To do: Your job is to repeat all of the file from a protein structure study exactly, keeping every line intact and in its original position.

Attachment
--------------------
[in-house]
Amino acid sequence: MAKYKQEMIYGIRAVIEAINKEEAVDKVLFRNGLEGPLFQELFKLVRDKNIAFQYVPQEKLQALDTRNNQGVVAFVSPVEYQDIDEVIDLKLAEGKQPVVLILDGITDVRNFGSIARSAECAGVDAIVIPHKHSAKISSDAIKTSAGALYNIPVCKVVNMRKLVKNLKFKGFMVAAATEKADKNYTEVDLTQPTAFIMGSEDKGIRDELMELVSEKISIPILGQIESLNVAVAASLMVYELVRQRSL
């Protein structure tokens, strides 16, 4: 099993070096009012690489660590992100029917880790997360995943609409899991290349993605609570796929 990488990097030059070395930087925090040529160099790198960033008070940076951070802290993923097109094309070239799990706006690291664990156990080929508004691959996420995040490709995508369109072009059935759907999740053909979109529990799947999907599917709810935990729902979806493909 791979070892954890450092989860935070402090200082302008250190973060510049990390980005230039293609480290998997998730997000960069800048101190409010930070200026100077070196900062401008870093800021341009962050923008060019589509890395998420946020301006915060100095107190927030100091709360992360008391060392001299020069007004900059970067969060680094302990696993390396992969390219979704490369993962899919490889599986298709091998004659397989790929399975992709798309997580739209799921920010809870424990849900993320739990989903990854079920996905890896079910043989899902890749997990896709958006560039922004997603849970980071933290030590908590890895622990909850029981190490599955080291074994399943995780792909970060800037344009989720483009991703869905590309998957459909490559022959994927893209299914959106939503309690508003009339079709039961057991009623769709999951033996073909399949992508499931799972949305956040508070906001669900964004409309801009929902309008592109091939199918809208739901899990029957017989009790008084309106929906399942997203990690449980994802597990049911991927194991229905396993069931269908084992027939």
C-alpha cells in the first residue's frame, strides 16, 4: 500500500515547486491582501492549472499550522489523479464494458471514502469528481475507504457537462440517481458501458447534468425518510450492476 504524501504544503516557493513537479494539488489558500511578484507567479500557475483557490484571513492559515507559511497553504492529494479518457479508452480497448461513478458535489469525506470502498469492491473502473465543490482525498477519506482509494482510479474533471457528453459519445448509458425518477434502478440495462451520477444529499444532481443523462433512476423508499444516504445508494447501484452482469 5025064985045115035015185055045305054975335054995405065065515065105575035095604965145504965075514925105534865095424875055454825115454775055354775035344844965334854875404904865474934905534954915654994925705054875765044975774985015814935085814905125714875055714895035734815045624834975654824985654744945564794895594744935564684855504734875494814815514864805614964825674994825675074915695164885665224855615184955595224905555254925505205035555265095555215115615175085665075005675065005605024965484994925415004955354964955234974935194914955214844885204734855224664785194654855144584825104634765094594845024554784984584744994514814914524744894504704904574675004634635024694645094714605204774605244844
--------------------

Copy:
[in-house]
Amino acid sequence: MAKYKQEMIYGIRAVIEAINKEEAVDKVLFRNGLEGPLFQELFKLVRDKNIAFQYVPQEKLQALDTRNNQGVVAFVSPVEYQDIDEVIDLKLAEGKQPVVLILDGITDVRNFGSIARSAECAGVDAIVIPHKHSAKISSDAIKTSAGALYNIPVCKVVNMRKLVKNLKFKGFMVAAATEKADKNYTEVDLTQPTAFIMGSEDKGIRDELMELVSEKISIPILGQIESLNVAVAASLMVYELVRQRSL
């Protein structure tokens, strides 16, 4: 099993070096009012690489660590992100029917880790997360995943609409899991290349993605609570796929 990488990097030059070395930087925090040529160099790198960033008070940076951070802290993923097109094309070239799990706006690291664990156990080929508004691959996420995040490709995508369109072009059935759907999740053909979109529990799947999907599917709810935990729902979806493909 791979070892954890450092989860935070402090200082302008250190973060510049990390980005230039293609480290998997998730997000960069800048101190409010930070200026100077070196900062401008870093800021341009962050923008060019589509890395998420946020301006915060100095107190927030100091709360992360008391060392001299020069007004900059970067969060680094302990696993390396992969390219979704490369993962899919490889599986298709091998004659397989790929399975992709798309997580739209799921920010809870424990849900993320739990989903990854079920996905890896079910043989899902890749997990896709958006560039922004997603849970980071933290030590908590890895622990909850029981190490599955080291074994399943995780792909970060800037344009989720483009991703869905590309998957459909490559022959994927893209299914959106939503309690508003009339079709039961057991009623769709999951033996073909399949992508499931799972949305956040508070906001669900964004409309801009929902309008592109091939199918809208739901899990029957017989009790008084309106929906399942997203990690449980994802597990049911991927194991229905396993069931269908084992027939």
C-alpha cells in the first residue's frame, strides 16, 4: 500500500515547486491582501492549472499550522489523479464494458471514502469528481475507504457537462440517481458501458447534468425518510450492476 504524501504544503516557493513537479494539488489558500511578484507567479500557475483557490484571513492559515507559511497553504492529494479518457479508452480497448461513478458535489469525506470502498469492491473502473465543490482525498477519506482509494482510479474533471457528453459519445448509458425518477434502478440495462451520477444529499444532481443523462433512476423508499444516504445508494447501484452482469 5025064985045115035015185055045305054975335054995405065065515065105575035095604965145504965075514925105534865095424875055454825115454775055354775035344844965334854875404904865474934905534954915654994925705054875765044975774985015814935085814905125714875055714895035734815045624834975654824985654744945564794895594744935564684855504734875494814815514864805614964825674994825675074915695164885665224855615184955595224905555254925505205035555265095555215115615175085665075005675065005605024965484994925415004955354964955234974935194914955214844885204734855224664785194654855144584825104634765094594845024554784984584744994514814914524744894504704904574675004634635024694645094714605204774605244844